Switzerland is a nation of inventors and innovators.
For the last eleven years running, Switzerland was ranked as the number one country in the world for innovation according to the World Intellectual Property Organization (WIPO) index. Therefore, it should come as no surprise that Swiss citizens apply for more European patents each year than any member of the EU.
What is it that drives the Swiss to create new and exciting creations? It is tradition.
Switzerland is a nation of inventors and innovators. For the last eleven years running, Switzerland was ranked as the number one country in the world for innovation according to the World Intellectual Property Organization (WIPO) index.
Some of the greatest Swiss inventions
There is a strong tradition of technological breakthroughs in Switzerland. Some of the most famous inventions include:
The Zipper. Where would the world be today without the zipper? An American may have come up with the first working prototype, but it took a Swiss innovator to perfect the design. In 1925, Martin Winterhalter unveiled the interlocking-teeth style zipper which is the same design that is in use today.
Velcro. Perhaps it is the weather, but the Swiss seem to have an obsession with keeping things closed. While on a hunting trip in the Jura mountains in 1941, the Swiss engineer Georges de Mestral was perturbed to find the propensity of a certain plant to cling to his clothing and his dog fur despite his repetitive effort to remove it. When he returned home, he recreated the plant’s hooks to create Velcro.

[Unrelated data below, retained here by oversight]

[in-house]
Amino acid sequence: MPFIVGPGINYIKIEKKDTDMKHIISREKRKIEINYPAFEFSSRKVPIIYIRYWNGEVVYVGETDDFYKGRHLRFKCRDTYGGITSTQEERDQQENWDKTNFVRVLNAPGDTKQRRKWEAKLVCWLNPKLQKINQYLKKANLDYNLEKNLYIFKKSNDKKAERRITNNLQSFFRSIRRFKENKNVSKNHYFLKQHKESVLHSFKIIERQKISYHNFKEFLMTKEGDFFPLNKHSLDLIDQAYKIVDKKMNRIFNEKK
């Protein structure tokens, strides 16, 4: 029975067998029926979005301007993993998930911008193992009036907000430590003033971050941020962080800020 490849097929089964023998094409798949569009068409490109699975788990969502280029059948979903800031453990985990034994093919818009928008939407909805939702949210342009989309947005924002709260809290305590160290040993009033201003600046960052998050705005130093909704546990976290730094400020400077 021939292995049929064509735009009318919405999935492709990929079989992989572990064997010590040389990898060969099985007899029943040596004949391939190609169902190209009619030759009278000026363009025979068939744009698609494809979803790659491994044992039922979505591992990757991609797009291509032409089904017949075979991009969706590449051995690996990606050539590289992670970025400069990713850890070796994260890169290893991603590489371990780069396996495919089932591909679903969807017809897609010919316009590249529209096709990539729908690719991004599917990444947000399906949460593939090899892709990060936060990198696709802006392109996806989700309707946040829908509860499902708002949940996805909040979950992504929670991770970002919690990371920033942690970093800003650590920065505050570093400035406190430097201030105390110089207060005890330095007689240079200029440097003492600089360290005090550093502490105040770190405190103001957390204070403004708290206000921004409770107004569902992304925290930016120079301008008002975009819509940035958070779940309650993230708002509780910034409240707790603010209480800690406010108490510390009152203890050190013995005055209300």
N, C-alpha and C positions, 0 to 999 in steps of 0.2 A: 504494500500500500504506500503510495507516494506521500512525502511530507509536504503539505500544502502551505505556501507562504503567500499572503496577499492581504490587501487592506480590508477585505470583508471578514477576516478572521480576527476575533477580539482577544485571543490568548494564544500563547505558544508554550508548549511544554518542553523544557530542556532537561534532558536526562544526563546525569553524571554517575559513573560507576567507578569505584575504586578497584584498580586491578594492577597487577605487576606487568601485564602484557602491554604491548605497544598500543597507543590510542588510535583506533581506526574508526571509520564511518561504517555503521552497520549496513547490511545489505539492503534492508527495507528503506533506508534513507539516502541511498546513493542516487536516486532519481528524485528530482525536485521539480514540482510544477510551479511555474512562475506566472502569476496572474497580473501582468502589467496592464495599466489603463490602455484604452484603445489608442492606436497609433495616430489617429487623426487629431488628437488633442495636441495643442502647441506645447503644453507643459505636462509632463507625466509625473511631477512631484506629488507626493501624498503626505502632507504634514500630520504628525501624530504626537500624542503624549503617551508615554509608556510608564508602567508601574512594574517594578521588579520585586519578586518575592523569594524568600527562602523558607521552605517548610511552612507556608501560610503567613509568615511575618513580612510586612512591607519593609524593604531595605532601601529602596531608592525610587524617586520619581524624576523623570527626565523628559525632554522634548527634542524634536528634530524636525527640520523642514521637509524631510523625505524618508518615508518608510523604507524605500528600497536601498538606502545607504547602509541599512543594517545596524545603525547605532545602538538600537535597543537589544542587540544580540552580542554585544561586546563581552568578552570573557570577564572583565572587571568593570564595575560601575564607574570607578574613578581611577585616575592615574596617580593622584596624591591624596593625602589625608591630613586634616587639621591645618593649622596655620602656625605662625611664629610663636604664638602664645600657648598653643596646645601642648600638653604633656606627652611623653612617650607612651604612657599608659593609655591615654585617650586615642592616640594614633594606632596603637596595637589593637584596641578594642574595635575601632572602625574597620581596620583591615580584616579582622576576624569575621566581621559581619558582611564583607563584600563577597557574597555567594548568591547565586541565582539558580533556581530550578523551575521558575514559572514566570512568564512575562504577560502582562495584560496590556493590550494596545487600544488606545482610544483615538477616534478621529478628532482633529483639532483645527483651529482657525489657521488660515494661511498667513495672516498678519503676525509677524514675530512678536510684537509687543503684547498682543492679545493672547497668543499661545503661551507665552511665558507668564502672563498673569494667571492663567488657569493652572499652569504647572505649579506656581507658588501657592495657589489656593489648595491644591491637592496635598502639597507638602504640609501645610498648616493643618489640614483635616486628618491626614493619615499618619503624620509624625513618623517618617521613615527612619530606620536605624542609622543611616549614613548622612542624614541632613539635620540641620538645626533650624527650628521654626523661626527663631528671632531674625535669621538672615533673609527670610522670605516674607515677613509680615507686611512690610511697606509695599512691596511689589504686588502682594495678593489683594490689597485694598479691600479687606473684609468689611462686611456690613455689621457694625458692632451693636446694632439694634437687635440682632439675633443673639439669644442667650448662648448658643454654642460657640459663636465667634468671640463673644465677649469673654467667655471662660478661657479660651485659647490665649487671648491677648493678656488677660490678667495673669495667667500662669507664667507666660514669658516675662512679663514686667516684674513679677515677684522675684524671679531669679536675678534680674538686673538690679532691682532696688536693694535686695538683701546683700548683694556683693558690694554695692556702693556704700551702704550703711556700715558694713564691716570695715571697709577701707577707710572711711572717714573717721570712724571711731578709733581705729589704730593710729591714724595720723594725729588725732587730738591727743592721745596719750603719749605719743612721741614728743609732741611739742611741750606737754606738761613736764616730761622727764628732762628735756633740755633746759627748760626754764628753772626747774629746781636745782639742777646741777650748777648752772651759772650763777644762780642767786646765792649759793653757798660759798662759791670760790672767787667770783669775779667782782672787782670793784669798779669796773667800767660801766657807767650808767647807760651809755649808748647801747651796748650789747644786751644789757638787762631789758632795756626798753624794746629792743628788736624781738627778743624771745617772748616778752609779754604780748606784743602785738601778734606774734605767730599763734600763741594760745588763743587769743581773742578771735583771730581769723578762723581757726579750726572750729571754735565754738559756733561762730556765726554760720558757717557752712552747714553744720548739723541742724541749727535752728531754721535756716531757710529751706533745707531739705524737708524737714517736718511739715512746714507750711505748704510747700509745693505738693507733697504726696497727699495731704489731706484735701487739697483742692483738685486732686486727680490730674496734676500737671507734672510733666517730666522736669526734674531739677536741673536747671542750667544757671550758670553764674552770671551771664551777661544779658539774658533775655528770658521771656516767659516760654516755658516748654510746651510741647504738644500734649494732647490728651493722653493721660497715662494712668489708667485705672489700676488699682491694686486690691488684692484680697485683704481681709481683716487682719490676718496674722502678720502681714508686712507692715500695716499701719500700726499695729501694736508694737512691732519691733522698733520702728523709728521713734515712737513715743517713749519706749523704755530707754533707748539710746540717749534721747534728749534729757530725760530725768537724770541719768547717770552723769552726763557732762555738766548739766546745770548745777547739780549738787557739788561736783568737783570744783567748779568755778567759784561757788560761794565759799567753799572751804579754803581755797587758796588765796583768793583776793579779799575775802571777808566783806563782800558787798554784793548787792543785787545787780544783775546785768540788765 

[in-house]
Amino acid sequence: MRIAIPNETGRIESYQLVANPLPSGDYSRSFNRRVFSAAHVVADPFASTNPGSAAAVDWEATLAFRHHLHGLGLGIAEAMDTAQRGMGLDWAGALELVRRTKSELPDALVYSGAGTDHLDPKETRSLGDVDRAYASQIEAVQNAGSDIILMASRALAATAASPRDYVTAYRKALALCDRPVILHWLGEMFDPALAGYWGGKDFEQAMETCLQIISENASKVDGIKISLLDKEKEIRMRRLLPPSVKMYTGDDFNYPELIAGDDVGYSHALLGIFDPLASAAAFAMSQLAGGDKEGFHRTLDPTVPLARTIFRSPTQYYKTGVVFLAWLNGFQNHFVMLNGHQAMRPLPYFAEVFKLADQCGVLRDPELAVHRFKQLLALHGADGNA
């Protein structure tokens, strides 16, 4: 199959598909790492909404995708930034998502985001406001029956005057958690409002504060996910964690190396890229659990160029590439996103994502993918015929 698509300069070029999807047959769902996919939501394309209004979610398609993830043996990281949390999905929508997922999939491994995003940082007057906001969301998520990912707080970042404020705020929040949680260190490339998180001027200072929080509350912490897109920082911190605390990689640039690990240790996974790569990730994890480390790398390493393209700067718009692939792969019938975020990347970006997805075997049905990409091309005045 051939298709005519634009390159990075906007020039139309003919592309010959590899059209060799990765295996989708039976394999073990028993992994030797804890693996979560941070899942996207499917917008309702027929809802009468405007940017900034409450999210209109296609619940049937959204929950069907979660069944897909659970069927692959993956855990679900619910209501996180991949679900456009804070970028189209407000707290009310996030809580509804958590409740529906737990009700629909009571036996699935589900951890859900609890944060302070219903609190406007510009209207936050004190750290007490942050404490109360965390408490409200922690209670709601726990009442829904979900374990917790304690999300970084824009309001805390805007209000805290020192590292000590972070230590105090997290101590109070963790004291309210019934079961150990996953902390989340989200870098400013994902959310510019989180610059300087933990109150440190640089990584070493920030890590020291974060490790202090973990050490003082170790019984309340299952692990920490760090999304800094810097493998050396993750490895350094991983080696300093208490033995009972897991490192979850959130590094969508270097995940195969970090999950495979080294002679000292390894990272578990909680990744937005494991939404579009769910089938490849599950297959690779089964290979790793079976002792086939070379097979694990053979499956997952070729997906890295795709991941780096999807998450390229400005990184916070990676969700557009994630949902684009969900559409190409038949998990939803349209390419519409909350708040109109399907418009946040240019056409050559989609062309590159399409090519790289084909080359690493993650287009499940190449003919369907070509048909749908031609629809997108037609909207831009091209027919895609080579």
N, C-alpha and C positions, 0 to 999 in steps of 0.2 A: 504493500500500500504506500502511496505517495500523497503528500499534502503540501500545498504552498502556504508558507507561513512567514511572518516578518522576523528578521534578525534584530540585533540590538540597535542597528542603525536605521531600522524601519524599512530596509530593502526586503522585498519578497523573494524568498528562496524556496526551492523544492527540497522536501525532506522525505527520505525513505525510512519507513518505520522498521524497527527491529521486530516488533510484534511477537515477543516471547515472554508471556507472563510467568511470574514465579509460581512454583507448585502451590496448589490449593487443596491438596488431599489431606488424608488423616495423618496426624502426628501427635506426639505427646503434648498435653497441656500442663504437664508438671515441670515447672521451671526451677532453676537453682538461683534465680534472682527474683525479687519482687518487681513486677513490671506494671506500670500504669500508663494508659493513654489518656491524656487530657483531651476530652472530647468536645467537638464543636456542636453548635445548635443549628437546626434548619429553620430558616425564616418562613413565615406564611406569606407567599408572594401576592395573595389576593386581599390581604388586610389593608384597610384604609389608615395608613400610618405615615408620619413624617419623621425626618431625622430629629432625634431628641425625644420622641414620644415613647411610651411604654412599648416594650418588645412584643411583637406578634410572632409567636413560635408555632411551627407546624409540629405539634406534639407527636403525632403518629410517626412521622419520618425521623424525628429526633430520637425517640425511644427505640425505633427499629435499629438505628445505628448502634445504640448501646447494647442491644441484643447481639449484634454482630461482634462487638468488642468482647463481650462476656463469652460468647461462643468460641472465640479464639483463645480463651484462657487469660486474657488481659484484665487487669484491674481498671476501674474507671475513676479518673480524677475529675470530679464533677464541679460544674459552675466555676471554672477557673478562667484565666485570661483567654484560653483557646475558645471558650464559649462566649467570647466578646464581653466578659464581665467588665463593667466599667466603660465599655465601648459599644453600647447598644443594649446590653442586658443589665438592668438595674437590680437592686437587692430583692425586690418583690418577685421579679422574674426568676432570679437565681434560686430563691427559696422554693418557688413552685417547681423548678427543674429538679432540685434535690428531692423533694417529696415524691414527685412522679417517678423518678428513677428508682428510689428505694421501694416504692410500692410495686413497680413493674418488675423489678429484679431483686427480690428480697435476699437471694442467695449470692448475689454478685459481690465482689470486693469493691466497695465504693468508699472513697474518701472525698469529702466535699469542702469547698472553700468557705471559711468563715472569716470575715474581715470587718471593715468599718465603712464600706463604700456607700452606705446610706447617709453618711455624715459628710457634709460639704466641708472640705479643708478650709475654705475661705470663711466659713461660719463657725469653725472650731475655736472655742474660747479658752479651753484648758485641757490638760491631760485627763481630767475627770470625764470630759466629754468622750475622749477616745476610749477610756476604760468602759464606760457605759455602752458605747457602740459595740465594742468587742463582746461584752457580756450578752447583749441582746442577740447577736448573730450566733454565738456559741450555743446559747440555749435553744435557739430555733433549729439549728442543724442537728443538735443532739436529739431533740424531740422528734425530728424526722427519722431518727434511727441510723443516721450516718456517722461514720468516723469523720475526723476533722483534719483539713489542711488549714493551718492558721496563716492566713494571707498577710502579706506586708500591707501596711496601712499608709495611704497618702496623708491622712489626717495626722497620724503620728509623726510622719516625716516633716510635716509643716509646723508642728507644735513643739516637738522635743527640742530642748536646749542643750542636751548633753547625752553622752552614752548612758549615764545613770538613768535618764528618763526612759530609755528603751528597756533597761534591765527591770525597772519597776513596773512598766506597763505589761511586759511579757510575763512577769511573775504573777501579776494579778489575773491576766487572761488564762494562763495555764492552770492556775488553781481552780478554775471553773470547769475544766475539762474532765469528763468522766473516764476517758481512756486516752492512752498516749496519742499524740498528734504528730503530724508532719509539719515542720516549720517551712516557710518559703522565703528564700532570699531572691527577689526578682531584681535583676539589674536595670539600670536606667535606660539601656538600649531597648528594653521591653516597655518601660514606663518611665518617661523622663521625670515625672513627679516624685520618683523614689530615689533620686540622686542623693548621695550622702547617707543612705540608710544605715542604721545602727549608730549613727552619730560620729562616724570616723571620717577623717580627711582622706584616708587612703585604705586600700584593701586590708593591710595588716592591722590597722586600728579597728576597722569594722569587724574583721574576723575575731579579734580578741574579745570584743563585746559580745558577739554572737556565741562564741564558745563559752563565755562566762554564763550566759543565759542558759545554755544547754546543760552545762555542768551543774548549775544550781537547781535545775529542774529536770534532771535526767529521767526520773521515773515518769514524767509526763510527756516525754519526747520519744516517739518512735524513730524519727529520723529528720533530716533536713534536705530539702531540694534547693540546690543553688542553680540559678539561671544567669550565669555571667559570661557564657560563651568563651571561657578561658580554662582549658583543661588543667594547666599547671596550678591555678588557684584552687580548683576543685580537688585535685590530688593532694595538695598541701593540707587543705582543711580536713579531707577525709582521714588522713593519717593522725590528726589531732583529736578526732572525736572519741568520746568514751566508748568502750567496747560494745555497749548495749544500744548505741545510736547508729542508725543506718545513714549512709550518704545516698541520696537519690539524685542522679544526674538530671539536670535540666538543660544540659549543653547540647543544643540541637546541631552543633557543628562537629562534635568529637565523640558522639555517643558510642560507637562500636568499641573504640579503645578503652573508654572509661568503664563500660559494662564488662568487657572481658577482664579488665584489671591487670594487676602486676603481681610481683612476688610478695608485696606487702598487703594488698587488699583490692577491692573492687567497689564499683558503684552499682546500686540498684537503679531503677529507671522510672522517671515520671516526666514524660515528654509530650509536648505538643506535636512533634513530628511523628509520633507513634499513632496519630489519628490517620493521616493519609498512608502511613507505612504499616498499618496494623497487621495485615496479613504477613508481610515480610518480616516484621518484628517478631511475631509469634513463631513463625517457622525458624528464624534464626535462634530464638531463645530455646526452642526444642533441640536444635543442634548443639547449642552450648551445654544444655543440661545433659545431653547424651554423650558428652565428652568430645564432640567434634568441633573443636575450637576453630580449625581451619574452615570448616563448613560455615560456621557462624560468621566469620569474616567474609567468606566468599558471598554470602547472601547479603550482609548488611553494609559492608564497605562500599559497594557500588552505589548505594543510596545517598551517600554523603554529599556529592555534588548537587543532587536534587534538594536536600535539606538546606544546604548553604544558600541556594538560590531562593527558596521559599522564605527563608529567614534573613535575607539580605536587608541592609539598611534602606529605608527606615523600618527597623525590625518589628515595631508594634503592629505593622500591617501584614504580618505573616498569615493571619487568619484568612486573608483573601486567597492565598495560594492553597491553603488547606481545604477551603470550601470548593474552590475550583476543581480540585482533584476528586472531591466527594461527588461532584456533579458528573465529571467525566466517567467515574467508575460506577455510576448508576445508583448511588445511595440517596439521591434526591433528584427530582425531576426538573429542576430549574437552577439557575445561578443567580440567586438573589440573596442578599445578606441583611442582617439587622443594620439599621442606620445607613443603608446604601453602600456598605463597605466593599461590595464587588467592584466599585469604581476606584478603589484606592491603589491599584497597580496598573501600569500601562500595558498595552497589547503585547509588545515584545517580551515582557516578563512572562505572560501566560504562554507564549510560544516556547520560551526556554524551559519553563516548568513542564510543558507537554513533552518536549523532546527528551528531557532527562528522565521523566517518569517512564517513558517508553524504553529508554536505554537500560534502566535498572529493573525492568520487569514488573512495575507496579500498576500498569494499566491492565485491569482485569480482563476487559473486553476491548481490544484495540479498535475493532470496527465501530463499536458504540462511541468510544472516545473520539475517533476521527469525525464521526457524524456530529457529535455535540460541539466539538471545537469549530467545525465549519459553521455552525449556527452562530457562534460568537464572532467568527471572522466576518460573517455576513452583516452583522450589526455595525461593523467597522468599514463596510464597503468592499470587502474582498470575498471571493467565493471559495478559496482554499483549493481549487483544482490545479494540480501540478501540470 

Cellophane. It is time to wrap up the section on Swiss inventions by writing about another invention from Switzerland — cellophane. It turns out that being a natural-born klutz may be a blessing in disguise. While enjoying a glass of wine, Jacques E. Brandenberger ruined a perfectly good tablecloth when he spilled the contents of the glass. Jacques spent the next 12 years perfecting his invention until he released cellophane to the world in 1912.
The Swiss approach to education
Switzerland counts two of the top 20 academic institutes in the world; the École polytechnique fédérale de Lausanne (EPFL) and the Swiss Federal Institute of Technology Zurich (ETH Zurich). These two top institutes are committed to helping students reach their full potential through programs that hone the students’ ability to become thinkers and creators.
The new EPFL innovators program at EPFL leads the way in providing the institute’s doctoral students with unique opportunities to gain firsthand experience through non-academic, practical scientific and entrepreneurial skills. The program is supported by the EU’s Marie Skłodowska-Curie program.
The annual Innovation Project at ETH Zurich is an engineering course, where students learn how to overcome the fundamental challenges which occur while designing, building and operating a complex technical system while remaining on schedule and under budget.
Note: This article was first published on the EHL Insights blog
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